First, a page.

The repurchase of shares is one of the ways that companies have to pay shareholders. It consists of buying a package of its own shares, normally on the open market, and amortizing them (eliminating them) with the aim of raising the price of the remaining ones.
BBVA has announced the sale of its subsidiary in the United States to the PNC financial company for $11.6 billion in cash (€9.billion at an exchange rate of 1.2 dollars per euro), a very attractive price that represents 19.7 times the unit's 2019 earnings. The transaction will have a positive impact on BBVA's fully loaded CET1 ratio of c.300 basis points, equivalent to €8.5 billion of CET1 generation. When the transaction closes, the bank will have about 600 basis points in excess of the capital requirement, the highest in Europe. There are multiple options for using that excess capital; the objective in any case is to create value for the shareholder. An attractive option at current prices is a relevant share buyback.¹
What does a share buyback entail?
The repurchase of shares or share buyback is the action by which a company buys its own shares and amortizes or eliminates them. As there are fewer shares of the company in circulation, the participation of each shareholder in it increases.
For example, if a company has 100 shares outstanding and a shareholder has 20 shares, his or her stake in it is 20 percent (20/100 = 20%). If the company buys 20 shares and redeems them, 80 shares will remain outstanding. The shareholder's participation will become 25 percent of the company (20/80 = 25%).
What advantages does it have for the shareholder?
The main advantage it has is that it raises the share price. With fewer shares, if the company is worth the same, each share will be more expensive. For example, if a company has a market value of €10,000 and has 100 shares outstanding, each share will have a price of €100. If 20 shares are repurchased and redeemed, 80 shares will remain with a price of €125 each, 25 percent more expensive.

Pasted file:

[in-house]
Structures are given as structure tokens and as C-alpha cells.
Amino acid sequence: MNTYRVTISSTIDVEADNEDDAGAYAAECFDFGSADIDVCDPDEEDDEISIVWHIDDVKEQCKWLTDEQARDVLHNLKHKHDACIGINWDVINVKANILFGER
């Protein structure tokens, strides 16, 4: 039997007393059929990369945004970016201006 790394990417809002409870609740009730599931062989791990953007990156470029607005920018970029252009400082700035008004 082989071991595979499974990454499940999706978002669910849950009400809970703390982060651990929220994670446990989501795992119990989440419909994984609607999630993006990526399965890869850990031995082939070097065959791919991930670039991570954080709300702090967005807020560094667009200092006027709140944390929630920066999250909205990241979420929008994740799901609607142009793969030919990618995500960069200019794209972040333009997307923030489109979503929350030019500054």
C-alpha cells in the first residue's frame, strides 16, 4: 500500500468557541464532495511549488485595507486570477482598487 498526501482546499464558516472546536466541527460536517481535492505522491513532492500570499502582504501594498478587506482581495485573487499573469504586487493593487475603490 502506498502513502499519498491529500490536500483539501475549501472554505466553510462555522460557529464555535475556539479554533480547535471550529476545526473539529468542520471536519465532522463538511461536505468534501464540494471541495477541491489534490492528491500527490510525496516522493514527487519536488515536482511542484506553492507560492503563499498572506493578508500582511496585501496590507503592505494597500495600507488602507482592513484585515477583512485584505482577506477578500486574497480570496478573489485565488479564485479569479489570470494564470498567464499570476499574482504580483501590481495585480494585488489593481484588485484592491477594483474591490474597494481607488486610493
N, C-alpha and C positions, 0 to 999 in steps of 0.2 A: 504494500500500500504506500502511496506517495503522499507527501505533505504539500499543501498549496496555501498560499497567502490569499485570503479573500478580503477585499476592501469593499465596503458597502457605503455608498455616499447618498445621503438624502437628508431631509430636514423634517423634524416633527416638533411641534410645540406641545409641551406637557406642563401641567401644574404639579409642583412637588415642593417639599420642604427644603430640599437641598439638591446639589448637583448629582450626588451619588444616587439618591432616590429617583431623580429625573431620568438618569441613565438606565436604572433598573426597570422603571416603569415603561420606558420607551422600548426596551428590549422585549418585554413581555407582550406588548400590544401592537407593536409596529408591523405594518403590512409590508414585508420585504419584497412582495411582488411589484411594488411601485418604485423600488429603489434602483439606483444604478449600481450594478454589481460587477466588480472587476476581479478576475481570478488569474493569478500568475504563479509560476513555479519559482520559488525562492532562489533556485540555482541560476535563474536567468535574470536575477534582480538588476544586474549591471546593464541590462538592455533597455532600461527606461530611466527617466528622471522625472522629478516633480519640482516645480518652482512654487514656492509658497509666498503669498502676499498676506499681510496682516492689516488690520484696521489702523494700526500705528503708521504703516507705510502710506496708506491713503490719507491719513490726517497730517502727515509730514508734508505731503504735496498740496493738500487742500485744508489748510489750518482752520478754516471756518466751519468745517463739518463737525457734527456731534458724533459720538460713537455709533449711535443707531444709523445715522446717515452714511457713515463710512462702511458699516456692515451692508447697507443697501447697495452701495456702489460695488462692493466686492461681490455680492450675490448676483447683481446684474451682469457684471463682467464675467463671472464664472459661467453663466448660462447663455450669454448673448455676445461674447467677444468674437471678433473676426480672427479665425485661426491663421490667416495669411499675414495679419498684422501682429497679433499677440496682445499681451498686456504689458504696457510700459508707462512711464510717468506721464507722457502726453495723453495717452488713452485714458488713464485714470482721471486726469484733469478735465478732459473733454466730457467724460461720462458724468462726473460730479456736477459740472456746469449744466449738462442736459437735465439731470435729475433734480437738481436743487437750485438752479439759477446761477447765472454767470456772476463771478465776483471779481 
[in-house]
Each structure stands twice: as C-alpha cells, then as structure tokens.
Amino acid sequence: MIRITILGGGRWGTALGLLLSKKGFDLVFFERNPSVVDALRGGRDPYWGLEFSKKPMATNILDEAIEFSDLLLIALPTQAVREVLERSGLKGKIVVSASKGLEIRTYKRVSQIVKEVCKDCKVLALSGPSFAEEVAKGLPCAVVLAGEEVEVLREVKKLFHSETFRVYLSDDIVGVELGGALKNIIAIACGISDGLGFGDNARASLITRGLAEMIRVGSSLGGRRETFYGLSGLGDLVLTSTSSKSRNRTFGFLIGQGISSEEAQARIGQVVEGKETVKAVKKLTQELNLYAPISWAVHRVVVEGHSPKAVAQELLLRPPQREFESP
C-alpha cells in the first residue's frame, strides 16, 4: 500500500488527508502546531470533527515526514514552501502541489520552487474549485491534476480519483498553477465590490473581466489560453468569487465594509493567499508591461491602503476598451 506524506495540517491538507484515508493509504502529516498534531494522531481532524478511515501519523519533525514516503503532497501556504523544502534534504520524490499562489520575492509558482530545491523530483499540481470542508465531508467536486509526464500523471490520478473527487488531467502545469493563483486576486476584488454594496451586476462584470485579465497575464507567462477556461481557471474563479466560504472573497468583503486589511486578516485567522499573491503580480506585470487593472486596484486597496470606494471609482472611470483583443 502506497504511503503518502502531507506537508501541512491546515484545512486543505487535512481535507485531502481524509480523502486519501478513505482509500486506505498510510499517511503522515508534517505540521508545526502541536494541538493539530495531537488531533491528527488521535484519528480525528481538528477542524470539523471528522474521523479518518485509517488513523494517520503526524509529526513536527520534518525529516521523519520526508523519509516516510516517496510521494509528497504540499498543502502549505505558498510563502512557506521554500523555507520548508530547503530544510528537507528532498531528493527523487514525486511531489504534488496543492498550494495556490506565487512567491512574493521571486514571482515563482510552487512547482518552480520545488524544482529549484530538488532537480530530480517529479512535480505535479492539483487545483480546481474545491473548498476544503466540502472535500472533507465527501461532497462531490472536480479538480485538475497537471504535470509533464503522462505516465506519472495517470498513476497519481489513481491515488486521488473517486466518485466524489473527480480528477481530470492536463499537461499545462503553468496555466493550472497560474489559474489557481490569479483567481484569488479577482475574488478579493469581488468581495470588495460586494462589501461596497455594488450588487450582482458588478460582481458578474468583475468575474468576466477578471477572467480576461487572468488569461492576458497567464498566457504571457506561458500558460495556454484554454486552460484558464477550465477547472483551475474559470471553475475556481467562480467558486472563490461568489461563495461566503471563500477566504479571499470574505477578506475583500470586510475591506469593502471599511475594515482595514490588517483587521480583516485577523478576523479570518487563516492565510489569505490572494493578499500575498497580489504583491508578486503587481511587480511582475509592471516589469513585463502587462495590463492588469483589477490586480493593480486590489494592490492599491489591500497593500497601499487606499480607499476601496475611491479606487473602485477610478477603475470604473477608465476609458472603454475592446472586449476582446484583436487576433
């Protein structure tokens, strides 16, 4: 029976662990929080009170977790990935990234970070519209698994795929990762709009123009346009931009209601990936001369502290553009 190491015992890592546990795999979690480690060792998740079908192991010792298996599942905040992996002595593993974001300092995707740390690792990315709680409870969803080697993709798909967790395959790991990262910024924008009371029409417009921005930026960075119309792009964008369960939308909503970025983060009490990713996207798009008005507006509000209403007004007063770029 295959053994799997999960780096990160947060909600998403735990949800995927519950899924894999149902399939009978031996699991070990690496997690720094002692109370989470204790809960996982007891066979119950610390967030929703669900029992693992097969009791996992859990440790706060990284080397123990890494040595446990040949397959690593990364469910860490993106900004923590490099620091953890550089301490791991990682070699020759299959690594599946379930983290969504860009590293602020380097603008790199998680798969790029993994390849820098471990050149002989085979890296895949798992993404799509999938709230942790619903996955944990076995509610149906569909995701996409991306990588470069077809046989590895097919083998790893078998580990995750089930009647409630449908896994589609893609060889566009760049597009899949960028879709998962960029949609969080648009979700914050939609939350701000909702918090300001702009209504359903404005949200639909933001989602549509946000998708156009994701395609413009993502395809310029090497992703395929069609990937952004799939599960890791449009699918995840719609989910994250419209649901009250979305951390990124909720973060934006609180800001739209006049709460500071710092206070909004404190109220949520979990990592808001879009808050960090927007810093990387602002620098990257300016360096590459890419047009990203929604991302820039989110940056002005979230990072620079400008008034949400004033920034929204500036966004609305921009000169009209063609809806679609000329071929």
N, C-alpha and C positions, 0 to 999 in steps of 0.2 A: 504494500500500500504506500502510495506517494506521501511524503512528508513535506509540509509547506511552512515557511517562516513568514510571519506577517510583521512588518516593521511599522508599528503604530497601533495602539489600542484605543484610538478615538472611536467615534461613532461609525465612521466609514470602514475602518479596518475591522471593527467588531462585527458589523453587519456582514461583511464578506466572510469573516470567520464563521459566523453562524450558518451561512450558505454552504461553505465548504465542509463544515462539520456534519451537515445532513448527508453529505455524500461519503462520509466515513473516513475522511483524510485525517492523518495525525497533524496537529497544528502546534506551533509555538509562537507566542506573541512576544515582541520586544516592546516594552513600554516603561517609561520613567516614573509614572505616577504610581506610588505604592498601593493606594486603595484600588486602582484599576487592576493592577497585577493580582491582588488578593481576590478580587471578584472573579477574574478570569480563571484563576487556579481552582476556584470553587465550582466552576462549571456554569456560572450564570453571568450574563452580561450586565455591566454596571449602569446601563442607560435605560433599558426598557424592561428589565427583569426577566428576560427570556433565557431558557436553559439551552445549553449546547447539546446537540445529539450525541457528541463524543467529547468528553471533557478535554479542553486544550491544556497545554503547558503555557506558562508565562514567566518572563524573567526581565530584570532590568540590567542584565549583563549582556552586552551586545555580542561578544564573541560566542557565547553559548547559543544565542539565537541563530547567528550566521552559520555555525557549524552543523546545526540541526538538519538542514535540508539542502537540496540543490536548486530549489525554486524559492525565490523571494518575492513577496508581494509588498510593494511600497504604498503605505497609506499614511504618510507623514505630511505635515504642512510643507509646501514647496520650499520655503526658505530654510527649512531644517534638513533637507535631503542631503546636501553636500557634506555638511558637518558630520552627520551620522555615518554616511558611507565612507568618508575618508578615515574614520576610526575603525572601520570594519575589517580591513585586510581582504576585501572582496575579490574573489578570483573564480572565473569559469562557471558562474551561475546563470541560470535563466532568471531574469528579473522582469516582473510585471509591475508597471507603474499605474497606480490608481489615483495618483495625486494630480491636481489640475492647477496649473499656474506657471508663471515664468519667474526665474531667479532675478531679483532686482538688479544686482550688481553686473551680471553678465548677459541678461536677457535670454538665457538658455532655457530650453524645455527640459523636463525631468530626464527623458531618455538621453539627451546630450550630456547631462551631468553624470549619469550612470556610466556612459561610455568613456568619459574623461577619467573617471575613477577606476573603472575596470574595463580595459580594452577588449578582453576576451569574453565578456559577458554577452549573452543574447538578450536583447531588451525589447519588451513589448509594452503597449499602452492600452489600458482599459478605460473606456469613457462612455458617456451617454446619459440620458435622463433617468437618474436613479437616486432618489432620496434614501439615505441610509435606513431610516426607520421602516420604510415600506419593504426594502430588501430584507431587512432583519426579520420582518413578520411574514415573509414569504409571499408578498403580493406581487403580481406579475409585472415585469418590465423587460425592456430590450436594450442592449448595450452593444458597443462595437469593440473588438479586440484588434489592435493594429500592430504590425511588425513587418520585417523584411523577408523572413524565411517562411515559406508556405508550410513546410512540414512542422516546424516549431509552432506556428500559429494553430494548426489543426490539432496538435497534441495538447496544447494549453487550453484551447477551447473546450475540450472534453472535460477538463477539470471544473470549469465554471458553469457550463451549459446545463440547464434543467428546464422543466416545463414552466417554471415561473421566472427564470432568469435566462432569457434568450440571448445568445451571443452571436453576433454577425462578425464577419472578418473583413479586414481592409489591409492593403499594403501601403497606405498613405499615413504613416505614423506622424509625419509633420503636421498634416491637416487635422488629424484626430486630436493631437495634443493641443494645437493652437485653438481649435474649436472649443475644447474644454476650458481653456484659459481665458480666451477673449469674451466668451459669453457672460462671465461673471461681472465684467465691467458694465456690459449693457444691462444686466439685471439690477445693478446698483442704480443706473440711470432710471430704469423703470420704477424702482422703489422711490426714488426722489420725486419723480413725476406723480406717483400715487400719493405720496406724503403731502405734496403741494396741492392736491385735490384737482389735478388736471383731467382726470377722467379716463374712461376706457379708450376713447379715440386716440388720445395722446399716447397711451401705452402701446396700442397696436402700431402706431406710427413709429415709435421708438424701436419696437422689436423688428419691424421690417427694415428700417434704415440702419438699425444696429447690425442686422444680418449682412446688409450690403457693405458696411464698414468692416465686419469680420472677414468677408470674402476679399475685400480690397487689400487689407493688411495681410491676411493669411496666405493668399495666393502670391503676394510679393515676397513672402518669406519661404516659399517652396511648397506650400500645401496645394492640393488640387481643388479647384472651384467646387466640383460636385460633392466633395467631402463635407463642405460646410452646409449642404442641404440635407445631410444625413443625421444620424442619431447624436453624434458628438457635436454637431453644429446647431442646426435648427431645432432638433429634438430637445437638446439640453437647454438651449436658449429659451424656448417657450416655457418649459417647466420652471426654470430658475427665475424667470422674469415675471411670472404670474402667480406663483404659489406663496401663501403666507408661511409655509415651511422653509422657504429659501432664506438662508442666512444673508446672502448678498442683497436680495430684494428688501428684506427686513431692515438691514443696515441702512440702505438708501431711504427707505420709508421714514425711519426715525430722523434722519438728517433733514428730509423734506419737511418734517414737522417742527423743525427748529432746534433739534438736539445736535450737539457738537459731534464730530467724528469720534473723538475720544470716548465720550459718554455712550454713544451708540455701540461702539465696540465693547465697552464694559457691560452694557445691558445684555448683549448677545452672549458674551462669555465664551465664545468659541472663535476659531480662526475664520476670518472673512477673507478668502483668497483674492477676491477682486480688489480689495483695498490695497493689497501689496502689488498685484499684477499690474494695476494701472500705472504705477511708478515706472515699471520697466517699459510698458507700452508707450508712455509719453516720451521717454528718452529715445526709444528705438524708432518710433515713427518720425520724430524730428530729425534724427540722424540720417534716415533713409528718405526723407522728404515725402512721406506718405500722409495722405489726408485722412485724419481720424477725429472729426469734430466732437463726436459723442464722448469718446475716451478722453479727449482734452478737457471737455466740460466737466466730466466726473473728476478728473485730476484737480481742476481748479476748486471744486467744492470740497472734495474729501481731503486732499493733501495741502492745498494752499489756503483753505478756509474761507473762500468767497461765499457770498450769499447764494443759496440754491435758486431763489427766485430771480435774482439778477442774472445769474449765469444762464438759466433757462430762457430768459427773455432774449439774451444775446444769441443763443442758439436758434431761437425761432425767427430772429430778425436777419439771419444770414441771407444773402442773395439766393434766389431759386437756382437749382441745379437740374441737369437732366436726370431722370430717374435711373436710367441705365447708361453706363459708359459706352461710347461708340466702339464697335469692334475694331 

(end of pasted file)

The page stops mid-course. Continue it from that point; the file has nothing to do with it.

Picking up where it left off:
In addition, the share buyback leads to an increase in earnings per share (EPS).
For example, if a company has a profit of €1,000 and 100 shares are issued, the EPS will be €10 euros (1,000 euros / 100 shares). If the company repurchases 20 shares and redeems them, the EPS increases to €12.5 euros (1,000 euros / 80 shares). In other words, the shareholder has the right to a greater participation in the profits of the company, which is a stimulus for the share price, if the prospects for future profit are positive.
What is its tax implication?
One of the advantages of the share buyback is that it has no tax implications for the shareholder, unless they choose to sell the shares, in which case they will be taxed if they obtain a capital gain between the purchase and sale of the securities. It is a comparative advantage with the dividend, which is taxed as income from savings in IRPF.
Another difference between both remunerations is that while the dividend constitutes a distribution of past profits, a share buyback is materialized through the rise in the stock market in anticipation of future profits.
Why is it an attractive option for BBVA at current prices?
Currently, BBVA's book value per share is €6.5 (in other words, the value of equity per share). For its part, BBVA's share is trading at levels close to €4, which implies that the institution's stock market value is lower than its book value. Therefore, any buyback of shares that occurs at a price lower than this book value represents a contribution of value to the shareholder: an asset is being bought at a price lower than what it is worth on the balance sheet.
How long does it take to complete a share buyback transaction?
The extent of share buyback programs depend on the amount of shares that can be purchased, that is, the size of the program. As a general criterion, they can be extended up to a year or more, in order to gain greater flexibility and adjust to existing regulations.